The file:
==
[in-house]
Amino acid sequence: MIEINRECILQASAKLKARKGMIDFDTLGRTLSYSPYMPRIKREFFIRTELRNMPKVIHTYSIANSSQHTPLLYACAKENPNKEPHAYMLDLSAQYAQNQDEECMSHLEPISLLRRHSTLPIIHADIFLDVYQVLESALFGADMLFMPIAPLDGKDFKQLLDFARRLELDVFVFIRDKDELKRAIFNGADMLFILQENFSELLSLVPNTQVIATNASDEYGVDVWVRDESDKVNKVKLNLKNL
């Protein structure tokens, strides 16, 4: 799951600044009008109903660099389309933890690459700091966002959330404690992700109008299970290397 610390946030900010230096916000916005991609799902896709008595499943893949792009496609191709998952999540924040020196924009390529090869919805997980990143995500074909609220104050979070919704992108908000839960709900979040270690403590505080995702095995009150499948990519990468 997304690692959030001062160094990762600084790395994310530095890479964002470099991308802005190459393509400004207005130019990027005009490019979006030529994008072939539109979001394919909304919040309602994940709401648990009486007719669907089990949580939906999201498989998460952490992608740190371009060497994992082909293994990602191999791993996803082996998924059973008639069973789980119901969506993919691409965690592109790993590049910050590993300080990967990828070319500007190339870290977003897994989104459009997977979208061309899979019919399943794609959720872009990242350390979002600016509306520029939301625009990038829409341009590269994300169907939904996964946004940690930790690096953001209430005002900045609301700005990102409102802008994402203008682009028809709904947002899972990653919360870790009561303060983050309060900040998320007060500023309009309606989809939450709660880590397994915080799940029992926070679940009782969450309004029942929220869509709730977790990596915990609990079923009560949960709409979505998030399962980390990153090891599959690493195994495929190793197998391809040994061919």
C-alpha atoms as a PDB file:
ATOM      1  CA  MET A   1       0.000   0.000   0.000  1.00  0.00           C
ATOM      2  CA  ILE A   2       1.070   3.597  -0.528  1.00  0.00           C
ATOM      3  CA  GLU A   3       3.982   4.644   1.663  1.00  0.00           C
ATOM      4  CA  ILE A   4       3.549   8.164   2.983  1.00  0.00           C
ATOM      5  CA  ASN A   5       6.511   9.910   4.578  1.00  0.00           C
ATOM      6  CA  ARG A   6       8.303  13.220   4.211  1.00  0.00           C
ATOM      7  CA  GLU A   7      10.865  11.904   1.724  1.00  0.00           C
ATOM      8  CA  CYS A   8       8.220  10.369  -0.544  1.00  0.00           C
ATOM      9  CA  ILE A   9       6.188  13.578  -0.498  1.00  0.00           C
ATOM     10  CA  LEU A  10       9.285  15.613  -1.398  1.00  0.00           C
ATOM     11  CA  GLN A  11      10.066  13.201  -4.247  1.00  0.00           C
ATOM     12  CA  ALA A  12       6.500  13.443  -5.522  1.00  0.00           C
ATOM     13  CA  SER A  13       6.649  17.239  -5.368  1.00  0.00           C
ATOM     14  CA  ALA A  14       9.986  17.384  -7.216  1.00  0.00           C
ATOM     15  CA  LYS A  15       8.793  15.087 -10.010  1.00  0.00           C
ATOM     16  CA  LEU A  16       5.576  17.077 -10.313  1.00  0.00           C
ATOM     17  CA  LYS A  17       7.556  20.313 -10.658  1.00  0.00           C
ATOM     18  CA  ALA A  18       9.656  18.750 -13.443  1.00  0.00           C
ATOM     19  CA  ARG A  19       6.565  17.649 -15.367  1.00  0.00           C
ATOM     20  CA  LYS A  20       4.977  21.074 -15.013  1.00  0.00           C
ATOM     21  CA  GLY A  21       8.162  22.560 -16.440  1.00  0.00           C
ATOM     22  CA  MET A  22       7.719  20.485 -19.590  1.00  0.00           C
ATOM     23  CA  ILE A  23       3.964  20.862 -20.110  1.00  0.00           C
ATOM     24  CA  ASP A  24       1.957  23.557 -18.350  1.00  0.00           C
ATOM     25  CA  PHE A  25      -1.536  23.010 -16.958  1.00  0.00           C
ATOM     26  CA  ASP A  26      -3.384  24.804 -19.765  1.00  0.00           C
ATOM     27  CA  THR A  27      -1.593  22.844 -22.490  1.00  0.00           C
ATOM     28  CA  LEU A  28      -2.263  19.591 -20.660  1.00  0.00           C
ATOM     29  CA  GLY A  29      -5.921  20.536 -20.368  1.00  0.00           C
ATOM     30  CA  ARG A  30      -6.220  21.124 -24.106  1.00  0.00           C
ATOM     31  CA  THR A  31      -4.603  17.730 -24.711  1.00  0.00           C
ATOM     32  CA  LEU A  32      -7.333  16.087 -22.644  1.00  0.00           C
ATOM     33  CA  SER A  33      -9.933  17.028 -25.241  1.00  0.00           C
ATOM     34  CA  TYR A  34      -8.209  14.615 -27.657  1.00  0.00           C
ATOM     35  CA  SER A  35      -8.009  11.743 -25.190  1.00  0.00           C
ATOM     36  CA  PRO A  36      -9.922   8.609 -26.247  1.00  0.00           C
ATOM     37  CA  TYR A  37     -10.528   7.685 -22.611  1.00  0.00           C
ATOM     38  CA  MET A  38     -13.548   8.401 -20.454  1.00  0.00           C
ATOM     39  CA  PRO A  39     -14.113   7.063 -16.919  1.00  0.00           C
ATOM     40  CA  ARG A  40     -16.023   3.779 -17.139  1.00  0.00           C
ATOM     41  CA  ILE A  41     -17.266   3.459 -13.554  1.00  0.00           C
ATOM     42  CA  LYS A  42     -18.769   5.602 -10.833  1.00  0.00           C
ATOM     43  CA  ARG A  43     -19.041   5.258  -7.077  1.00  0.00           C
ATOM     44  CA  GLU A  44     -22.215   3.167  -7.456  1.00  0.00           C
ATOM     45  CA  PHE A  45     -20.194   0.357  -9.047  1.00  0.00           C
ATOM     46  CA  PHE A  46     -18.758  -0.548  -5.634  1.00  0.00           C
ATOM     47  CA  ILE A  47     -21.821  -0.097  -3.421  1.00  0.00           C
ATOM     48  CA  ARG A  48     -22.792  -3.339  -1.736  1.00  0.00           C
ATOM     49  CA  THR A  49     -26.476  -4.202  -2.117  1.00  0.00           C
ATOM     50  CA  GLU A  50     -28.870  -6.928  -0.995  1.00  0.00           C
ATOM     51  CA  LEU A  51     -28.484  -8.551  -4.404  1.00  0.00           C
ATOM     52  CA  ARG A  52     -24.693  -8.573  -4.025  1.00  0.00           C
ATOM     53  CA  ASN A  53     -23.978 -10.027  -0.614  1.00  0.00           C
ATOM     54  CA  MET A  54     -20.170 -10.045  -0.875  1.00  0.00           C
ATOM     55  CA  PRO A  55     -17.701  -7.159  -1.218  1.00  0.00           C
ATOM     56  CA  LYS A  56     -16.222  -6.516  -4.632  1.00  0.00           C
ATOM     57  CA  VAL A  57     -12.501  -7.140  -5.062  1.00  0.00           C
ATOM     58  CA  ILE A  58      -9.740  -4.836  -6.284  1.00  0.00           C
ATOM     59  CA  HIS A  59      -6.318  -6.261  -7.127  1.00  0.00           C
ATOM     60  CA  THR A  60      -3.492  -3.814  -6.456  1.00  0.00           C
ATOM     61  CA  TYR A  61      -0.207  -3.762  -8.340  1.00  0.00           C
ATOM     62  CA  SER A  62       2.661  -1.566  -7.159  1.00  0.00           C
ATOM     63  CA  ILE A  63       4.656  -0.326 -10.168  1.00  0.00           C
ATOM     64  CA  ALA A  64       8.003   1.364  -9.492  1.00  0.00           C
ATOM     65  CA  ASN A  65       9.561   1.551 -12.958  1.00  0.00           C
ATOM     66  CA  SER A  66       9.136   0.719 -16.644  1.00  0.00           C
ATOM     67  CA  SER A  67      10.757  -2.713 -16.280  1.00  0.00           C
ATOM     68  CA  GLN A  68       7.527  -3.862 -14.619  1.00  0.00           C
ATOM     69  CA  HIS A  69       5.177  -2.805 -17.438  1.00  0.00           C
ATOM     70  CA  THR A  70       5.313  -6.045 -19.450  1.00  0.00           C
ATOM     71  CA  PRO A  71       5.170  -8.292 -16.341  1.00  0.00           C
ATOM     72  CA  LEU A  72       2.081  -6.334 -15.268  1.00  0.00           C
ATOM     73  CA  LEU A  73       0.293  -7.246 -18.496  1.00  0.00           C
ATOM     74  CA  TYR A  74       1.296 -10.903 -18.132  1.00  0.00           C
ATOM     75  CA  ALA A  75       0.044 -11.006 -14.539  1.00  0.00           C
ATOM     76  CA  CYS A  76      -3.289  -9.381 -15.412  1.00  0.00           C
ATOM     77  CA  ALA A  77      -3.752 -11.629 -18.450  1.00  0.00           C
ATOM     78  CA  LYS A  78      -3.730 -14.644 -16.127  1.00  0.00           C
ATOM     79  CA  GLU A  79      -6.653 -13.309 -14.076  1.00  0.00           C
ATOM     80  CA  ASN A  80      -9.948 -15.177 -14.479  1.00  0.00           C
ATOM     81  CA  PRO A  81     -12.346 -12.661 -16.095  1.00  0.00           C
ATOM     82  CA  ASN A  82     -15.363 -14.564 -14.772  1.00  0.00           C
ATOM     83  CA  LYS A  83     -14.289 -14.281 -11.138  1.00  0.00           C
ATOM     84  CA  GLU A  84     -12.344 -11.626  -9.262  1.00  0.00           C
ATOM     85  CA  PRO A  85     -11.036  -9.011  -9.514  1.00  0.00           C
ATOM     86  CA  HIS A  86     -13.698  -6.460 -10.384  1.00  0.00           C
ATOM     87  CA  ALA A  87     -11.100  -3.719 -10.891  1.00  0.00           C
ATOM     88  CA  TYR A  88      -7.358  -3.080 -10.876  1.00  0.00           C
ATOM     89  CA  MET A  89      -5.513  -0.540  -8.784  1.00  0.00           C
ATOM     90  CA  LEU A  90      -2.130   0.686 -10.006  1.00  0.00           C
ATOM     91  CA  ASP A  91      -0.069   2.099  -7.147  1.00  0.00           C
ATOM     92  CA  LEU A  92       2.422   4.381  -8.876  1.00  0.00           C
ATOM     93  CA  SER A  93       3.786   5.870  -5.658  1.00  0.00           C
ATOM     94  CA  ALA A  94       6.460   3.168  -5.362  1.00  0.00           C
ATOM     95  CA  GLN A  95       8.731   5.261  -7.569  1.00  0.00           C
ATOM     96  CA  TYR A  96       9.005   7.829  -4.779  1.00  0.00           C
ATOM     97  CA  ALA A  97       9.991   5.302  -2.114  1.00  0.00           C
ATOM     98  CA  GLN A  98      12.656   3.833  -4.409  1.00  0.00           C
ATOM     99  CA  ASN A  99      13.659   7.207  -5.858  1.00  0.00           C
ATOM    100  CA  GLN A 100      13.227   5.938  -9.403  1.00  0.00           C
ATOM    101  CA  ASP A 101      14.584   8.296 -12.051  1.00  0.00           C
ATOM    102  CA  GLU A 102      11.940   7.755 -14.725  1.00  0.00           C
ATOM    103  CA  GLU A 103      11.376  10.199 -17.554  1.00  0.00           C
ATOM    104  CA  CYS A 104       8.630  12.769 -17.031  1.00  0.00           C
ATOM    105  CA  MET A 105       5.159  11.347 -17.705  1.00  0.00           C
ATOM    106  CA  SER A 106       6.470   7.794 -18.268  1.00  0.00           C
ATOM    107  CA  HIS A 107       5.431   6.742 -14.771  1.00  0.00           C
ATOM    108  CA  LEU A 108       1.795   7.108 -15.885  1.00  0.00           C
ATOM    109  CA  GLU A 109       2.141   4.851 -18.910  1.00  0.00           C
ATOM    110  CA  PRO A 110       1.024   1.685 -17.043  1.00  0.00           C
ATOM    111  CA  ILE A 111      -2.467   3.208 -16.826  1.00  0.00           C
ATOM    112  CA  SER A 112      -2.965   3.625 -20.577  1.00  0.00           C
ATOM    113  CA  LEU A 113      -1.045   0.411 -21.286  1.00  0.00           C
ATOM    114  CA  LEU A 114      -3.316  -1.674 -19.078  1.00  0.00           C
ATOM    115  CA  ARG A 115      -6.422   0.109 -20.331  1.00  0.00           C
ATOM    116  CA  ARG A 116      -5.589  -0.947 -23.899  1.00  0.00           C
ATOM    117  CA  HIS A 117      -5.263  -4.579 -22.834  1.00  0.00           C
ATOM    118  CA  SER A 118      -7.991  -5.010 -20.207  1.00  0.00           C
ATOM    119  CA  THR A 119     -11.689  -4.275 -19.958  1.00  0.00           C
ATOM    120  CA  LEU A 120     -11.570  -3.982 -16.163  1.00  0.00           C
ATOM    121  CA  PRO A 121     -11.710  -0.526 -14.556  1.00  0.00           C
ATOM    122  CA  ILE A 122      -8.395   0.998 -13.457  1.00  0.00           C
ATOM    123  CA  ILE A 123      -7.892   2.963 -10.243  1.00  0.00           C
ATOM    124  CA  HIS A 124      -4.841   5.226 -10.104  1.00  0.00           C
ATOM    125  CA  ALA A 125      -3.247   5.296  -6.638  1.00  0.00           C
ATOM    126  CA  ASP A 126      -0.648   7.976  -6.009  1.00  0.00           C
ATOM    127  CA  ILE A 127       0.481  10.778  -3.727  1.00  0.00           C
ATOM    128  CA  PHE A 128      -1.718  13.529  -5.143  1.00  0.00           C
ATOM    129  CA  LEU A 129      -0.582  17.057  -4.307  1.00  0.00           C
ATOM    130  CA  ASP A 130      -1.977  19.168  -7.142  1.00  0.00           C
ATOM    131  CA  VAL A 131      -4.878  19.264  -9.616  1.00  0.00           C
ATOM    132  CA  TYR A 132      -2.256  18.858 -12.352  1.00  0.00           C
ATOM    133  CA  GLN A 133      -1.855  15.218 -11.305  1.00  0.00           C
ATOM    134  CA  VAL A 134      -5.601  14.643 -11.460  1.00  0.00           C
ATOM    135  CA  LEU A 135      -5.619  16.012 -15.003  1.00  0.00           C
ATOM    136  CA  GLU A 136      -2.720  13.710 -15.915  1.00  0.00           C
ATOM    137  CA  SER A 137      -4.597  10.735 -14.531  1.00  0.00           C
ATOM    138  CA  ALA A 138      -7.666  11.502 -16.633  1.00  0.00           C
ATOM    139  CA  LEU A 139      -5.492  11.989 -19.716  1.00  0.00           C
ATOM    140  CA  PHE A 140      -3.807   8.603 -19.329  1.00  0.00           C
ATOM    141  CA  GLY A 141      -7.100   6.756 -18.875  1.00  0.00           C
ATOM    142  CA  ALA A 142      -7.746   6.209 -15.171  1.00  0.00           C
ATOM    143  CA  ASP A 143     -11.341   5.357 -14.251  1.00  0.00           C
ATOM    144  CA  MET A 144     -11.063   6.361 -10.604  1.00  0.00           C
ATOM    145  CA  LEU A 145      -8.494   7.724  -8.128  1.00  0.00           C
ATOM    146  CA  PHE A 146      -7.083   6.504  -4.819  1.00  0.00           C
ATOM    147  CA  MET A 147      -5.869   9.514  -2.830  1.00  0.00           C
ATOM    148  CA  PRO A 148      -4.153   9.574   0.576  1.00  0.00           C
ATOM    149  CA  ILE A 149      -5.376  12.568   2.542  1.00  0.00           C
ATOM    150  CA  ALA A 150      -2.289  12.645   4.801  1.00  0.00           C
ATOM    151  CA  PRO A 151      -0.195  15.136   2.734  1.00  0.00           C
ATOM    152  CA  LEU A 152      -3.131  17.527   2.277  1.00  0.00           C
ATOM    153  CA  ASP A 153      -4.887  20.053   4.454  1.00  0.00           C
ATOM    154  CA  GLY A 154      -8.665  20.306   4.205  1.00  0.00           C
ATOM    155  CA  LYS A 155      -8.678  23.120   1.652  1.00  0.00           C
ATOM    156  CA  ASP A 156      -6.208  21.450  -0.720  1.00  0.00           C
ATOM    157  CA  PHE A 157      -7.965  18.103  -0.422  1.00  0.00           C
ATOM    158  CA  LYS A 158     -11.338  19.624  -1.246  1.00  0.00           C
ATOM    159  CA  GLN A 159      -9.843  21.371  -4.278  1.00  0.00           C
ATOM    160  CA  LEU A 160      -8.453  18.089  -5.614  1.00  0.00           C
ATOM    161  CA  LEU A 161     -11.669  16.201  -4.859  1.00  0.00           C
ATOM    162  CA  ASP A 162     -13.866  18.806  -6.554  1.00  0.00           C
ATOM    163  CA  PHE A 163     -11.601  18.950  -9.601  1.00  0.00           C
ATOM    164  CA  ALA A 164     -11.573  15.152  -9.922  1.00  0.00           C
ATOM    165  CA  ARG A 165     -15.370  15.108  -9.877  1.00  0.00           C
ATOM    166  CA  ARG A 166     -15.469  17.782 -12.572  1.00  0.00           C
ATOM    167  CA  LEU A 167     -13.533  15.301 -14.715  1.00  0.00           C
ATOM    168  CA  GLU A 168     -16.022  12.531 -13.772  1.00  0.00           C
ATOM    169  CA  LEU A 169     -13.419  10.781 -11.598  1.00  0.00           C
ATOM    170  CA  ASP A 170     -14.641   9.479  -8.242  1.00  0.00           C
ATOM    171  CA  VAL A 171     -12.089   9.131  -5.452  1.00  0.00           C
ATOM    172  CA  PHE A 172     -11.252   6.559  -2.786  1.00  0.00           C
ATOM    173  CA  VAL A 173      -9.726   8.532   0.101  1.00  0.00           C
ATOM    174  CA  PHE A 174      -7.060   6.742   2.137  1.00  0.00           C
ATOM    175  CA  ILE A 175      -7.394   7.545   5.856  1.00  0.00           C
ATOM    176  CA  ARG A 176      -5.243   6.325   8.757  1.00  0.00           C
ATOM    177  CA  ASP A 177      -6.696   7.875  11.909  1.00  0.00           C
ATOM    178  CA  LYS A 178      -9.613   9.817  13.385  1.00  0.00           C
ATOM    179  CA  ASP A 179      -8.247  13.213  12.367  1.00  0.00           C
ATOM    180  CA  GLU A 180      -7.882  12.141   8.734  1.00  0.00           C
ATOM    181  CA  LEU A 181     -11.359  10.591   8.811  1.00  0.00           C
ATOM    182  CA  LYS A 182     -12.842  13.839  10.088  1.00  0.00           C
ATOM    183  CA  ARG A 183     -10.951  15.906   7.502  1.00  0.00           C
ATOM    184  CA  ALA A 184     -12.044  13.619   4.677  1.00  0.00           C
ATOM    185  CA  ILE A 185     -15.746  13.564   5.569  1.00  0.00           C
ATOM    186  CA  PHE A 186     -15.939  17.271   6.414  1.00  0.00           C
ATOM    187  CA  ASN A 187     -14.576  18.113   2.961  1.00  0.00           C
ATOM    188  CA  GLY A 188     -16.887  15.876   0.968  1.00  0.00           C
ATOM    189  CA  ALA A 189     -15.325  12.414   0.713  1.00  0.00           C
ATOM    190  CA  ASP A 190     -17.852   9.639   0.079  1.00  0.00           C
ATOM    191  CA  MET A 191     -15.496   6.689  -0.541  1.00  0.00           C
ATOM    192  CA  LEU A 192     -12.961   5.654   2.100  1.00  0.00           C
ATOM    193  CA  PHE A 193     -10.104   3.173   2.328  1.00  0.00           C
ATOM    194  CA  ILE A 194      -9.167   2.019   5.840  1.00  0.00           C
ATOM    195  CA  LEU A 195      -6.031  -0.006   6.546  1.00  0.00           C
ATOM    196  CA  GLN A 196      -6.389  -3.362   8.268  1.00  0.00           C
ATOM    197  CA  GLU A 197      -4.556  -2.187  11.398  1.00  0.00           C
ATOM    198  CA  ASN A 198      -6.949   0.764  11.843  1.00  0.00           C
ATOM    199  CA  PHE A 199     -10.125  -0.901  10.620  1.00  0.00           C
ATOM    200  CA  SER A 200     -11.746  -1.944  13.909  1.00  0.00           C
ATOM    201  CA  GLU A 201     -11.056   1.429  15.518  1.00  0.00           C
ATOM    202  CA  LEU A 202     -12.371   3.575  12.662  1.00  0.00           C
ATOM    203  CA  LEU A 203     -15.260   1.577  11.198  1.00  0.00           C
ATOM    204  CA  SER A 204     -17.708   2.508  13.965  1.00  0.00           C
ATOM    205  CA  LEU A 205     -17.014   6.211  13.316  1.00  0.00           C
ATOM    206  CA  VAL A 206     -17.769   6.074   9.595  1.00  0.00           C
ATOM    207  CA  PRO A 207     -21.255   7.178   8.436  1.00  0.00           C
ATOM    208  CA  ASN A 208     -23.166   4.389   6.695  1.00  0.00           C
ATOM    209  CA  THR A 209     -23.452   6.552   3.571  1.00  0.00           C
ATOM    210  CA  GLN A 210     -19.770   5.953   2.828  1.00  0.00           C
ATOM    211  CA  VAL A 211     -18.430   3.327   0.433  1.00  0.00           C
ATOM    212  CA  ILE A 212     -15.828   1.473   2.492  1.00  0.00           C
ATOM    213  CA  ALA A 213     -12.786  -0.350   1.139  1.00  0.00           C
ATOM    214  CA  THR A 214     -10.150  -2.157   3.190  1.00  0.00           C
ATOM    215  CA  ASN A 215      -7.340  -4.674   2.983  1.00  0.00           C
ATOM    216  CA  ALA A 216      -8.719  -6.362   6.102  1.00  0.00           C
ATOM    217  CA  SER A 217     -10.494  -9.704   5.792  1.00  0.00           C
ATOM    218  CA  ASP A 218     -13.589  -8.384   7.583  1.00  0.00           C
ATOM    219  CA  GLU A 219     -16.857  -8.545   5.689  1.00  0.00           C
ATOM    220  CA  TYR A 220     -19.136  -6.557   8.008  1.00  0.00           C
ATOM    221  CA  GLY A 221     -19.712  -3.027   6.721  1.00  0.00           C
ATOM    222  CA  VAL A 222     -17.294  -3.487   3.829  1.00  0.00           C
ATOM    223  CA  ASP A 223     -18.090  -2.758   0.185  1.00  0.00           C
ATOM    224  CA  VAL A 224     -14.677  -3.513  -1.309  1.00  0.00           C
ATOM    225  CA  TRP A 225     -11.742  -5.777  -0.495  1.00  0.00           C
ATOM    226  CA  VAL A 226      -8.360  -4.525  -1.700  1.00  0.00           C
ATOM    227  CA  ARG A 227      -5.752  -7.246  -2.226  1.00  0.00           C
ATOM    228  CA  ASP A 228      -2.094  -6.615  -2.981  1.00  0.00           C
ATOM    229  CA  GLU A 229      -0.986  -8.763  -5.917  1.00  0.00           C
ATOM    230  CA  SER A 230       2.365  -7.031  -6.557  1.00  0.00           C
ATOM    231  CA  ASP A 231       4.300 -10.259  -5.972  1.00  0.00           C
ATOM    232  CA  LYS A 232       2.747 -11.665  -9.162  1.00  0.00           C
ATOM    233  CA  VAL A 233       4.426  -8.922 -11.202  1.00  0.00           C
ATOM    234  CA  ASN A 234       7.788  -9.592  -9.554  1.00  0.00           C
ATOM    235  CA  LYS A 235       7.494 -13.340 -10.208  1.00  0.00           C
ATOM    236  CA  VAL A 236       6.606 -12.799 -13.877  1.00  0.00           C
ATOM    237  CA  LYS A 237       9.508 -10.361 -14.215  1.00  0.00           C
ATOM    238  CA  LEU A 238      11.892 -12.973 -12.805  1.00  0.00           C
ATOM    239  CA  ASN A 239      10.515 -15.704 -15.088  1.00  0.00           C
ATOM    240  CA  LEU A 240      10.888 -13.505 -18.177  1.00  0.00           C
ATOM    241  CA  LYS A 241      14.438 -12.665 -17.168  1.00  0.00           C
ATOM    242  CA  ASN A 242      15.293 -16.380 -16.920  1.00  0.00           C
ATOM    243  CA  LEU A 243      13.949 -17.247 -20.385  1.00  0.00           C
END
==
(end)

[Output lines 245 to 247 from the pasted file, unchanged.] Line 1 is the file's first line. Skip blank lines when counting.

ATOM    241  CA  LYS A 241      14.438 -12.665 -17.168  1.00  0.00           C
ATOM    242  CA  ASN A 242      15.293 -16.380 -16.920  1.00  0.00           C
ATOM    243  CA  LEU A 243      13.949 -17.247 -20.385  1.00  0.00           C